Overcome Call Reluctance: How to Get on the Phone and Sell
Knots in your stomach, dry mouth, constricted throat, sweaty palms, fast heartbeat. No, these aren’t the side effects of some new medication. Rather, they may be the symptoms of sales call reluctance.
Rookies and veteran sales reps know these feelings well.
In fact, a book called “The Psychology of Sales Call Reluctance” estimates that this dread can be the reason 40% of experienced salespeople quit and why 80% of new sales reps fail.
Even if you don’t work directly in a sales role, all jobs require some element of cold calling and selling. It doesn’t need to be the panic-filled activity it is for so many. Read on to understand some of the causes of sales call reluctance and how you can overcome it.
Why So Reluctant?
Cold call reluctance is interesting. Even though you know the worst that can likely happen is that someone says no or hangs up on you, the panicked feelings are very real. Everyone is different, so your reluctance could stem from any combination of the factors below:
- Sales is a Dirty Word: Salespeople often get a bad rap. Although they perform a valuable service, they’re often thought of as manipulative and greedy. If you’ve internalized this view, you may be ashamed to be in sales. This attitude will definitely make you reluctant to pick up the phone.
- Fear of Rejection: It’s innate to all human beings. We just want to belong and be accepted. Depending on the context, being rejected can be devastating. A sales call rejection is not likely to devastate you, but you know that on-going rejections could end your career. This pressure is hard to ignore.
- Insufficient Training or Practice: When you’re hired in a sales role, there should be a period of training. In this training you should have sufficient time to practice cold calling and role-playing calls with colleagues. Although nothing beats the real experience, training can help you get used to this new environment.
- Lack of Preparation: While you don’t want to overprepare for a sales call, you do need to know your customers and the product or service you are trying to sell. If you don’t understand how your company can help the people you are selling to, you may never succeed in making your first call, let alone sale.
- It’s Just Not Your Personality: You know how some people seem born to sell. It’s probably true. Different personality types fit better in the role of salesperson.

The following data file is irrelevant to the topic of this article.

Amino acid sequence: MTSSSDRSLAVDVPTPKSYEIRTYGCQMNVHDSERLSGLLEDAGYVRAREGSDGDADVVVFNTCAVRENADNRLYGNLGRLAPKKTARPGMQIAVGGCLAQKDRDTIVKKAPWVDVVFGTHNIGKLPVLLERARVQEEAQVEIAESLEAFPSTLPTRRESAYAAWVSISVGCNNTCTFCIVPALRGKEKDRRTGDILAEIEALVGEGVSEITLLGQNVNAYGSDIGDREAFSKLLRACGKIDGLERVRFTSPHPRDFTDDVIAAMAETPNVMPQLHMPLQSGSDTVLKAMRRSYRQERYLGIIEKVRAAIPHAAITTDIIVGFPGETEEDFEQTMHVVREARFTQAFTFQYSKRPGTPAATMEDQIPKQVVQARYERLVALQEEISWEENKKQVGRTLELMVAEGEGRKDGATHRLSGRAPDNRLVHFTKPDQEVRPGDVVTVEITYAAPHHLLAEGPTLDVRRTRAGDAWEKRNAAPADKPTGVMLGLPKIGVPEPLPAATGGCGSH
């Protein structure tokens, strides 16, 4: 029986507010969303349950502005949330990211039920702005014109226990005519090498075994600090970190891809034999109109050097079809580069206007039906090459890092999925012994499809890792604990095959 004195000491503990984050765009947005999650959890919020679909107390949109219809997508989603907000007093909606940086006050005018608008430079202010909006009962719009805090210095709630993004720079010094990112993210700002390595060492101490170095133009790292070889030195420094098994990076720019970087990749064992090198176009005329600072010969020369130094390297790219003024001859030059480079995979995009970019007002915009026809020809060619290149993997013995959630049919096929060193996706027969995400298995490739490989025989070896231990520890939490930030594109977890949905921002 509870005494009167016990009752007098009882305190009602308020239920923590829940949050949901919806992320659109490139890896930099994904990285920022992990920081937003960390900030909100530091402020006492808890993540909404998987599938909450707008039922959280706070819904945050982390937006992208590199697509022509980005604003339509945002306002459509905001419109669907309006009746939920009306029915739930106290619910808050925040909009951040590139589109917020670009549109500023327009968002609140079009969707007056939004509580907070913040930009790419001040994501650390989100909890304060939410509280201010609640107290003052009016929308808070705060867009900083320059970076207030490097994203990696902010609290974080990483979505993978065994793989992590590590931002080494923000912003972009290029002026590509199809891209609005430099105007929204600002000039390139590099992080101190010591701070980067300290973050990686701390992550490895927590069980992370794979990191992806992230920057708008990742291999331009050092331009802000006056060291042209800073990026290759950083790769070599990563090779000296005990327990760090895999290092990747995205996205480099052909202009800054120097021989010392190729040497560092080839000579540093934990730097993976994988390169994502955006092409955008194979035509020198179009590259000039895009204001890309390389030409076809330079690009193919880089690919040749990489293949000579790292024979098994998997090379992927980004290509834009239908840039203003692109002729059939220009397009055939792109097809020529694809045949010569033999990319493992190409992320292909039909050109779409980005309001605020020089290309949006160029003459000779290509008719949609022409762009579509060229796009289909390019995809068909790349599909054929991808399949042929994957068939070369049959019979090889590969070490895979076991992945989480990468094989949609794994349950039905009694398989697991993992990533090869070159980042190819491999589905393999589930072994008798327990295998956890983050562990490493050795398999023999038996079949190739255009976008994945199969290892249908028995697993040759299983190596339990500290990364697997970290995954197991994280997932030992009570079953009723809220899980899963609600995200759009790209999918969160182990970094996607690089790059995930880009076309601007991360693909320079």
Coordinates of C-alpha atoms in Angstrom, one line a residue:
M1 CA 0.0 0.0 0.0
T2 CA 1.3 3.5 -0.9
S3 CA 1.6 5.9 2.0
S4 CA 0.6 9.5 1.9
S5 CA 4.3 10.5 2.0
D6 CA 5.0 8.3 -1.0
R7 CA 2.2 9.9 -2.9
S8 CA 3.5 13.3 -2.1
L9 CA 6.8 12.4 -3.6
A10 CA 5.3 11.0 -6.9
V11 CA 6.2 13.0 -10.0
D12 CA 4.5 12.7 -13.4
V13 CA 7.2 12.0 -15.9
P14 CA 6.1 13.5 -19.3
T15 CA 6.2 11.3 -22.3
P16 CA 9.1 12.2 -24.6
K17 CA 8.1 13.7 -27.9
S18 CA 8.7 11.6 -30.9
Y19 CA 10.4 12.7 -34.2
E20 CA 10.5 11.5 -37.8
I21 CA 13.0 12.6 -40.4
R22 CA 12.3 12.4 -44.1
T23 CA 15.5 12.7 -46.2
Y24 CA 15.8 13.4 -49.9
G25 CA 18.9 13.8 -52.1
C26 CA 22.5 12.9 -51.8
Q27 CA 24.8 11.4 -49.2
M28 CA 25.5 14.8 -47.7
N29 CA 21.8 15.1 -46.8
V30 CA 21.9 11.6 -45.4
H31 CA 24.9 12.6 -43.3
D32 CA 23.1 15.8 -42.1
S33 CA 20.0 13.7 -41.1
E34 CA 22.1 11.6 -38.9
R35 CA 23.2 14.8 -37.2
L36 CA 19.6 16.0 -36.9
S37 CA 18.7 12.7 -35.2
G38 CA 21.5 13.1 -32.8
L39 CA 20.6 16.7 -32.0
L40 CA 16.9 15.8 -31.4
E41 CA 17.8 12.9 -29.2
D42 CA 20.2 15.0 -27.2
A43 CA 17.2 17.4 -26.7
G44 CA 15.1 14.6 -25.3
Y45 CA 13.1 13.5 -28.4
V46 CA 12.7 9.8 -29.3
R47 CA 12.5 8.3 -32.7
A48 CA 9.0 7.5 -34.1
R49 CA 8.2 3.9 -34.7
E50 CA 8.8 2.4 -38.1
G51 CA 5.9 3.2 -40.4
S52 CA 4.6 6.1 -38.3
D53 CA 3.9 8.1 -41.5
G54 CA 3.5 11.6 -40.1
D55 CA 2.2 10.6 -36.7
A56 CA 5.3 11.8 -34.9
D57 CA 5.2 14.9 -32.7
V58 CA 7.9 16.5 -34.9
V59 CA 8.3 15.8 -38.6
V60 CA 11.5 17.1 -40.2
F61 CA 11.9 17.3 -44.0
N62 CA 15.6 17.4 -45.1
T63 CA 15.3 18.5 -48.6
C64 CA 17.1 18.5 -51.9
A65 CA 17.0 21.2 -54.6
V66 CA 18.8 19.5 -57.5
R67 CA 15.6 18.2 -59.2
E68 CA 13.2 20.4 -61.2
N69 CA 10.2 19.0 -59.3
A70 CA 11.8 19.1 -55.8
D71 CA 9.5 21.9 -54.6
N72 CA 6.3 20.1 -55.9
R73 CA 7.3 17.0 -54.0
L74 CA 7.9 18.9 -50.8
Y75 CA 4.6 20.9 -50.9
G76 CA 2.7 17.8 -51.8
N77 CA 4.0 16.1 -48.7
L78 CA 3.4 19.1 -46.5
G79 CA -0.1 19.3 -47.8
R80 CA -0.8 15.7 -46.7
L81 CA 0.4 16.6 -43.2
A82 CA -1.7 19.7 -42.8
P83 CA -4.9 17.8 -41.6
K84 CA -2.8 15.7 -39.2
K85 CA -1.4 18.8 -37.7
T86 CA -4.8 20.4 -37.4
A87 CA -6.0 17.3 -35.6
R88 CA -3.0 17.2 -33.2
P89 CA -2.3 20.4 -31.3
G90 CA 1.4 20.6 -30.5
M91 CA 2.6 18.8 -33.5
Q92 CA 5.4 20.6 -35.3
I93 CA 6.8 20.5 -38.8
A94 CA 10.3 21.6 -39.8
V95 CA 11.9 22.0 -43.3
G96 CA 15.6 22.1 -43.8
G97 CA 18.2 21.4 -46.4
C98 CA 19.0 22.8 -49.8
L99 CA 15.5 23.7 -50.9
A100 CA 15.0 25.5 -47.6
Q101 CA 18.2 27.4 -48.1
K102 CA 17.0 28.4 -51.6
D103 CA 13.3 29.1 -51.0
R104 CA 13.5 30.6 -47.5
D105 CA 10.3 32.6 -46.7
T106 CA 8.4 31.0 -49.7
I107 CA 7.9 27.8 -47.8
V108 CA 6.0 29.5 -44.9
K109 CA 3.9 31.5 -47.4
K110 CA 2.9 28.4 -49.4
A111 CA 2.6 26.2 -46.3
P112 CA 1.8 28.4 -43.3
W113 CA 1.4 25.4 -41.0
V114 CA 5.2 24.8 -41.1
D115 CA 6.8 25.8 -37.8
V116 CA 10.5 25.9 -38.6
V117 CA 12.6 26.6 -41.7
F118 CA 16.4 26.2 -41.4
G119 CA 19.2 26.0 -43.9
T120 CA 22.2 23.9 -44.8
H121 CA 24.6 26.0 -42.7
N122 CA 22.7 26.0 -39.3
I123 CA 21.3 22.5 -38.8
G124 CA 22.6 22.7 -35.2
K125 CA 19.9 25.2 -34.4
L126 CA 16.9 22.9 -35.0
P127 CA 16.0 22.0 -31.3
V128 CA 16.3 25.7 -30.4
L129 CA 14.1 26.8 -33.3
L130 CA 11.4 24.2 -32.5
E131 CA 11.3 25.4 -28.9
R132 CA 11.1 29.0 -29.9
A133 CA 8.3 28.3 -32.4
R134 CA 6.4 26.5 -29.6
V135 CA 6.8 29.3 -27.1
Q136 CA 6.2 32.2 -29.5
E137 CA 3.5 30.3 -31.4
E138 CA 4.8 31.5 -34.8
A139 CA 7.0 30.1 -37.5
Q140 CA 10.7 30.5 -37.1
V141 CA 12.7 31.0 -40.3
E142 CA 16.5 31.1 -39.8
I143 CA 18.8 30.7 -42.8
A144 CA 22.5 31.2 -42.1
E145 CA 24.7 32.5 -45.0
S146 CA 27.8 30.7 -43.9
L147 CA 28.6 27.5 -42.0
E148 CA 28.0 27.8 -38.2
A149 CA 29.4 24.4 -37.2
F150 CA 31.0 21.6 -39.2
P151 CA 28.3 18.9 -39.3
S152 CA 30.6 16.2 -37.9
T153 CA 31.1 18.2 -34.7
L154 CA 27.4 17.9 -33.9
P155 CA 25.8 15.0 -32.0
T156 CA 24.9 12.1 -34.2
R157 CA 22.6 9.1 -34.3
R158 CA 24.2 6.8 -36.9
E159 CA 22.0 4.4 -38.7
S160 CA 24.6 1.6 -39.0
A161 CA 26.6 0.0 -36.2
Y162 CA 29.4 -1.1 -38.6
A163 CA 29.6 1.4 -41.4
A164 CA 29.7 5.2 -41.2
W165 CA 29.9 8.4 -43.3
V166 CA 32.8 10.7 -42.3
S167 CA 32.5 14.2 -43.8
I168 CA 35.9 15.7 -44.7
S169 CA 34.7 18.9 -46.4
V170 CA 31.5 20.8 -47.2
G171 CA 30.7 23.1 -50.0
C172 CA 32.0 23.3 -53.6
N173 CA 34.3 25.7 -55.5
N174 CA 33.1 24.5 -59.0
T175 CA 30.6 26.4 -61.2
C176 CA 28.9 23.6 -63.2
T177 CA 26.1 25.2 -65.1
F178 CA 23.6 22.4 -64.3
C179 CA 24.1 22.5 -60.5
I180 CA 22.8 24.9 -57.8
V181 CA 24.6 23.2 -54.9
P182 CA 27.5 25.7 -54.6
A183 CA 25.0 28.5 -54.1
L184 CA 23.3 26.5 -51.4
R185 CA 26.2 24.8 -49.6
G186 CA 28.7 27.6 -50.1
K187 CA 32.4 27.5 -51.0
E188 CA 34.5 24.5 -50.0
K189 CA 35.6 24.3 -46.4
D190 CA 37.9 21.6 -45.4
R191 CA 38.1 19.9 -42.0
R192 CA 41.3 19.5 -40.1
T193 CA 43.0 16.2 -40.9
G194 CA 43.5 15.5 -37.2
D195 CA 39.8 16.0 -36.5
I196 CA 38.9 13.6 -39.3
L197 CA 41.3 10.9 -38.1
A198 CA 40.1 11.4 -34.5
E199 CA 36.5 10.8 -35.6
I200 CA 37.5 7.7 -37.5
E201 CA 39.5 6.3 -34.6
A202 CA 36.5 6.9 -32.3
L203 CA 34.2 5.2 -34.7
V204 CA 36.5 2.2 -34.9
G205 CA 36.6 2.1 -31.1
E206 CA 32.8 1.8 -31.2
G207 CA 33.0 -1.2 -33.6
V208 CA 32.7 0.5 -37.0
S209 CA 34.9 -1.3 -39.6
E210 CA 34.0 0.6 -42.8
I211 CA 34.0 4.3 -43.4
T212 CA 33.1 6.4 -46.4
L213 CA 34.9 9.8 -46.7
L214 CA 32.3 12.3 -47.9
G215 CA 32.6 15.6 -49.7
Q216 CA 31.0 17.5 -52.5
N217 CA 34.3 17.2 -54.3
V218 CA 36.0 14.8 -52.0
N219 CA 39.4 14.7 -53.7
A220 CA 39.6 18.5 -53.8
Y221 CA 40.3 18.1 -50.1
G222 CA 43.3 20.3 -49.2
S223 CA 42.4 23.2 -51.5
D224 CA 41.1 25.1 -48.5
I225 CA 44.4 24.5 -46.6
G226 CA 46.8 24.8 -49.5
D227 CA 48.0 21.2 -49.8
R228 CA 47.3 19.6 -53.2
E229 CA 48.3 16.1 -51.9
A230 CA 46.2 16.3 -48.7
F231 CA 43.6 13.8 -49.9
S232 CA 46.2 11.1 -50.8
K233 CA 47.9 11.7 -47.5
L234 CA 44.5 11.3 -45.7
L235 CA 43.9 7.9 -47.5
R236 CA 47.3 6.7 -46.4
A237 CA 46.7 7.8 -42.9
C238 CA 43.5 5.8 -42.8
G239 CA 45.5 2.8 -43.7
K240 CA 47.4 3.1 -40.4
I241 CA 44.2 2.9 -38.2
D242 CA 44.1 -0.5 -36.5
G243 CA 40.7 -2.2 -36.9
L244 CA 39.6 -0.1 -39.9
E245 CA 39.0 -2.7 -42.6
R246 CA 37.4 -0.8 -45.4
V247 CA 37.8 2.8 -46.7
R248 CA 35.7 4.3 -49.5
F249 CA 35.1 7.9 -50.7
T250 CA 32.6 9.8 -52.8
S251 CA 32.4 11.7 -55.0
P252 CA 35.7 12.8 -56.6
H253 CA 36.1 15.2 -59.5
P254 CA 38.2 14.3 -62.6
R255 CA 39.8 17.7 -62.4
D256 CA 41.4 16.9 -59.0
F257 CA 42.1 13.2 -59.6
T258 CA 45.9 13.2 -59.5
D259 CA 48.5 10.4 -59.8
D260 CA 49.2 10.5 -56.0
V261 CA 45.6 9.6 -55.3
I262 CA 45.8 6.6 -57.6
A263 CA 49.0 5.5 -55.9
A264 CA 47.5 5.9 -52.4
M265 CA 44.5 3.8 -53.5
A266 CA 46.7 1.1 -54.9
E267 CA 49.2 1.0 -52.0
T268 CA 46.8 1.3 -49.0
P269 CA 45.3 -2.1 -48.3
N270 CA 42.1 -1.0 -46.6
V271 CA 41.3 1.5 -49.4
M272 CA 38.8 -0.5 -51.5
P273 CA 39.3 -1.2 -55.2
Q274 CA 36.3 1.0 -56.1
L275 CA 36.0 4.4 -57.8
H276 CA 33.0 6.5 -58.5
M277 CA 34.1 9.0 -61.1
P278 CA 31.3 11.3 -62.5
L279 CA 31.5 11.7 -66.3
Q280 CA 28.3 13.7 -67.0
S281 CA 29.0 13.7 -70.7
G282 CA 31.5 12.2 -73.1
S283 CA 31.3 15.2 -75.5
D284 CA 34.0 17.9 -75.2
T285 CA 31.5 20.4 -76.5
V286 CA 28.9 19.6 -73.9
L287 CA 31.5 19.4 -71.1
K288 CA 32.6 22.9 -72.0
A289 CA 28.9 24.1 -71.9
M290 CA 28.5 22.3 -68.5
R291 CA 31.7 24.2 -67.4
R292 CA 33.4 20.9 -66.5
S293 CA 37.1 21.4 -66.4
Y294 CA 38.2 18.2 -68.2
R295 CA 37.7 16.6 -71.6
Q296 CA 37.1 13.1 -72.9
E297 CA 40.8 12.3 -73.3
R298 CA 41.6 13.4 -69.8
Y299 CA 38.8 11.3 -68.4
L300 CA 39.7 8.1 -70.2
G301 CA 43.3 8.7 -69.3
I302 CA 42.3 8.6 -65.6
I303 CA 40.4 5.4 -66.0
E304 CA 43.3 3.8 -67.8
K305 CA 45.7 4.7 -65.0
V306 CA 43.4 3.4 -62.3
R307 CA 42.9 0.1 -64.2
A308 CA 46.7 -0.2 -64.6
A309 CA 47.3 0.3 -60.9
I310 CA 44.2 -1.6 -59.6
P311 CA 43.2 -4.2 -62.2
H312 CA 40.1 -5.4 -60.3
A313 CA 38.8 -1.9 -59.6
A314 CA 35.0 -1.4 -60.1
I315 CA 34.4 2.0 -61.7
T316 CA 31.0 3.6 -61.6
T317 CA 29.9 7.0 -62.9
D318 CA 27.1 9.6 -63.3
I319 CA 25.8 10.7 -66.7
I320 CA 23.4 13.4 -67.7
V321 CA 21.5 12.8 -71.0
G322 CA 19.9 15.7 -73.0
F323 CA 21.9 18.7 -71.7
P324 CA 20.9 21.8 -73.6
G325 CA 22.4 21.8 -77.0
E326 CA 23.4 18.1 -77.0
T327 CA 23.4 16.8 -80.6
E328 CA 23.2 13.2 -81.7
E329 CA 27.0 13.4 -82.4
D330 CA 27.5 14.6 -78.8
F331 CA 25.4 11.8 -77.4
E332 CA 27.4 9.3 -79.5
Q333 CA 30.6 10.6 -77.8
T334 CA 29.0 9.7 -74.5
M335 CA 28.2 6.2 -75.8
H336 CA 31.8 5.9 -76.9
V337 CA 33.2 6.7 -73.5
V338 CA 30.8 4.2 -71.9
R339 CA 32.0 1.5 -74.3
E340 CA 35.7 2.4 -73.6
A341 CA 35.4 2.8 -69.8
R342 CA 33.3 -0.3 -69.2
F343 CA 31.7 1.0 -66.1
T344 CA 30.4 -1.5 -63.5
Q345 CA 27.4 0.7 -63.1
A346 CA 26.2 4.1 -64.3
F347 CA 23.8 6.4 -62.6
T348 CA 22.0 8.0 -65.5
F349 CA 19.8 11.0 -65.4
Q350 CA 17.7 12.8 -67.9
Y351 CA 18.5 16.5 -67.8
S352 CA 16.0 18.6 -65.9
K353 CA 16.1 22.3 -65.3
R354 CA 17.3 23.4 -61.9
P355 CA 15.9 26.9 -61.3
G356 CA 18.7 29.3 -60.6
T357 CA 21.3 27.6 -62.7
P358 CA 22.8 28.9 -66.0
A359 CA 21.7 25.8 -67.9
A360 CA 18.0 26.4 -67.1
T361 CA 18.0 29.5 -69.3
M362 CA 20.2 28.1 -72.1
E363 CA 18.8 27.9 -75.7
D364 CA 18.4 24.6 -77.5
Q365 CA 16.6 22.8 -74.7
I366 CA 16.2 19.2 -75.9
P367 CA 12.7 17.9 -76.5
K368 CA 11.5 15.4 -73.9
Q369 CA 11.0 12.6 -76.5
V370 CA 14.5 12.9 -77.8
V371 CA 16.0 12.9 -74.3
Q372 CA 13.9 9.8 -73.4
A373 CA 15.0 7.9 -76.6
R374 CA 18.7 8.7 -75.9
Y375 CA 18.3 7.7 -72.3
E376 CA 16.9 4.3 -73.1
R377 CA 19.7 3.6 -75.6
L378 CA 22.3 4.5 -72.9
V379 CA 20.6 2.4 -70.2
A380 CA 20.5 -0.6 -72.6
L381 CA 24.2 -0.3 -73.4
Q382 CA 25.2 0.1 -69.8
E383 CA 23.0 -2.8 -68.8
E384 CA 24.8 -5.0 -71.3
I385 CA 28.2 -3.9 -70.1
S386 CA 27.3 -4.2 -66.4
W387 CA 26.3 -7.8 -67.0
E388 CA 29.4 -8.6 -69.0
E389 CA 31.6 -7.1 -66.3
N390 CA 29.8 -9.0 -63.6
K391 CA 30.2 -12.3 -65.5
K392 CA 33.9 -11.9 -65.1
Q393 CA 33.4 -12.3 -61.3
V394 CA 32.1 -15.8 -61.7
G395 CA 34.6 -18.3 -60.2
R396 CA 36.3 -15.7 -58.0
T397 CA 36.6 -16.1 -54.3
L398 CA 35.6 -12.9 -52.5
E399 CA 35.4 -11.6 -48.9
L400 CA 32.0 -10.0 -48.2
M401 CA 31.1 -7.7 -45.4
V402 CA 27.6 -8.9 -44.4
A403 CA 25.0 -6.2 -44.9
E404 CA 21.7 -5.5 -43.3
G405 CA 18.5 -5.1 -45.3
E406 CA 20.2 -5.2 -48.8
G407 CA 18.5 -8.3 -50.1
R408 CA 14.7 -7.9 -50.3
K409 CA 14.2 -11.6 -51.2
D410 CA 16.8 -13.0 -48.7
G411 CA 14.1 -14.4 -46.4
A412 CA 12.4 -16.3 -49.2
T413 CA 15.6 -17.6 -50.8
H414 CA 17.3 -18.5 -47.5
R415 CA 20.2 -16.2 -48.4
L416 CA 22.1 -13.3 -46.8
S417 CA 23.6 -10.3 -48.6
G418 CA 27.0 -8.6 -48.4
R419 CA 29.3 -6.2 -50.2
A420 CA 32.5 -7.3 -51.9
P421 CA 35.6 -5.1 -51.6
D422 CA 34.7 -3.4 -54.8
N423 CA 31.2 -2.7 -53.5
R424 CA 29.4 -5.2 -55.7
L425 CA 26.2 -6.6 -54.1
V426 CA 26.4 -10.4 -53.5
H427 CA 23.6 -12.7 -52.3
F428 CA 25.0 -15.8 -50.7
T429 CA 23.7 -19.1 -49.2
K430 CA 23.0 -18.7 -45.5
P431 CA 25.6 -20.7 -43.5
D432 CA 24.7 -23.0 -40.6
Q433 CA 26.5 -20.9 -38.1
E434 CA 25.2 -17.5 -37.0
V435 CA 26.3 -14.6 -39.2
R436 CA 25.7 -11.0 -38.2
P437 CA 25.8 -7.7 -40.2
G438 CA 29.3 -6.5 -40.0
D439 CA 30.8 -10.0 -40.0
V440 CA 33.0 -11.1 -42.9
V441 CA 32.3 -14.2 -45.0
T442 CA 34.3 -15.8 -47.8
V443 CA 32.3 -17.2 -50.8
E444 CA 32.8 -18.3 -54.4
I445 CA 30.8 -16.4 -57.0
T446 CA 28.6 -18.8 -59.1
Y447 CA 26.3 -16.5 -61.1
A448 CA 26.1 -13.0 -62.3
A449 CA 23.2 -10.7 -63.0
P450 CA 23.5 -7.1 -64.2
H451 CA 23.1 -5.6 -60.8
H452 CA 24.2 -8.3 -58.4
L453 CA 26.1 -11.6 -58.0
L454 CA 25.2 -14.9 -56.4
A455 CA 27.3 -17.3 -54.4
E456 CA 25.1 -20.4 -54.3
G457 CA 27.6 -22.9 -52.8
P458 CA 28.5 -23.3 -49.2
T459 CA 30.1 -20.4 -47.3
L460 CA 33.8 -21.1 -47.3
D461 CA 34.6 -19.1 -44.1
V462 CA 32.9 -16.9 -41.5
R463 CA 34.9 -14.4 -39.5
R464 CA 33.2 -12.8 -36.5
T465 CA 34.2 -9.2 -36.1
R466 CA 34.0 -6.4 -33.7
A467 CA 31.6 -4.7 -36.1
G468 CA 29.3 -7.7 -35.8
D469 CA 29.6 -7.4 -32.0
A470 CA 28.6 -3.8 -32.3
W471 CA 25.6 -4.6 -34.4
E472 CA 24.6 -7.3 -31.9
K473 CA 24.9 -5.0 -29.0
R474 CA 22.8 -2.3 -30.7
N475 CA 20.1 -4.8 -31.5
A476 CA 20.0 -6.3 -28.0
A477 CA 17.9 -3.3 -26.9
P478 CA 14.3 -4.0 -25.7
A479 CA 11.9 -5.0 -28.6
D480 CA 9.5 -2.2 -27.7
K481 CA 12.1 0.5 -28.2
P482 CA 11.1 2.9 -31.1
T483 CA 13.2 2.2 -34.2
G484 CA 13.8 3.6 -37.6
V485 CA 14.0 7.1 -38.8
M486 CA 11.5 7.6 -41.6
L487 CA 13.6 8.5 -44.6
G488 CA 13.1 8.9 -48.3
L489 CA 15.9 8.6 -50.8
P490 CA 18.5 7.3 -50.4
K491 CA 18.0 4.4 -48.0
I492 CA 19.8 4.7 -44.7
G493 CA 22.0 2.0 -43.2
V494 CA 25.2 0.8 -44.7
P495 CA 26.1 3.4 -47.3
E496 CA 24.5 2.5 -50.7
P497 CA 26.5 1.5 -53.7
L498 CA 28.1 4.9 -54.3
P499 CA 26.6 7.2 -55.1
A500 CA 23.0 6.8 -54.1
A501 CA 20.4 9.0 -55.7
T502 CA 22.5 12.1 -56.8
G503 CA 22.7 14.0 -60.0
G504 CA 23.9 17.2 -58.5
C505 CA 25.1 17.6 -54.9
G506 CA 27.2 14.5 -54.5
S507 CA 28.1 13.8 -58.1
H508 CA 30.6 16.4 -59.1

Steps for Overcoming Call Reluctance
Don’t let these obstacles weigh you down. There are numerous ways to overcome cold call reluctance and start calling and selling.
Acknowledge the Reluctance
If you try to push the reluctance aside and chide yourself that there’s nothing wrong and you “should” be able to make the call, you’re likely to feel worse. By admitting that you’re feeling reluctant, you can take steps to boost your confidence and knowledge to tackle these calls.
Shift Your Mindset
You can shift your mindset away from feeling like a sleezy salesperson by remembering that you’re a partner in helping your customers solve problems. Focusing on the value you are adding to your customers’ lives may help you feel better about what you’re selling.
Embrace the Power of Positive Psychology
It may sound “new age-y” but the way you talk to yourself can have a real impact on your mood and confidence. Keep an eye on your inner dialogue and try to be kinder to yourself. You are not a loser for feeling call reluctance. You can also build a more positive outlook by taking time at the end of every day to write down three things that went well.
In order to be a partner, you need to know as much as you can about the services and products you are selling. If you aren’t clear, ask questions. The more thorough your understanding, the more successful you’re likely to be on the phone.
This step takes some time, but it can be a game-changer when cold calling. Before you call, evaluate if the prospect needs your product or service, can make the buy decision and has the budget for what you’re selling. It’s also a good idea to understand the competitive landscape, so you know what companies you’re up against.
It’s easier than ever to procrastinate in this digital world. When you have to make sales calls, make sure social media, smart phones, music and other distractions are put away.
Set Deadlines for Yourself
If you’re really procrastinating and don’t know how to get started, set a timer for yourself. Before the time goes off, you have to make your first call. Of course, you want to be prepared before you call, but often there’s something bigger keeping you from dialing.
Review Each Call
After you hang up, make note of how the call went. What was the outcome? What could you have improved? What would you change about your approach? Writing this down can help you keep track of how are doing.
Focus on Progress
Yes, you want to “always be closing” but in sales, especially cold calling, you’re likely to make many calls that won’t end in a sale. With the information you collect after your calls, you can see how far you have progressed, how much more confident you are on the phone and how much you are learning.
Seek Sales Manager Help
If you’re really struggling, be sure to ask for help from your sales manager. It won’t be the first time they’ve encountered someone struggling with sales call reluctance. They’ve probably experienced it themselves too. Good managers should be able to give you additional tools to work through these challenges.
Get on the Phone and Sell
Remember, it’s perfectly normal if you find yourself experiencing sales call reluctance. It happens to almost all sellers at some point in their careers. Don’t let these fears keep you from a potentially exciting career. By using some of the tips above, you’ll be picking up the phone and hitting your sales targets in no time.
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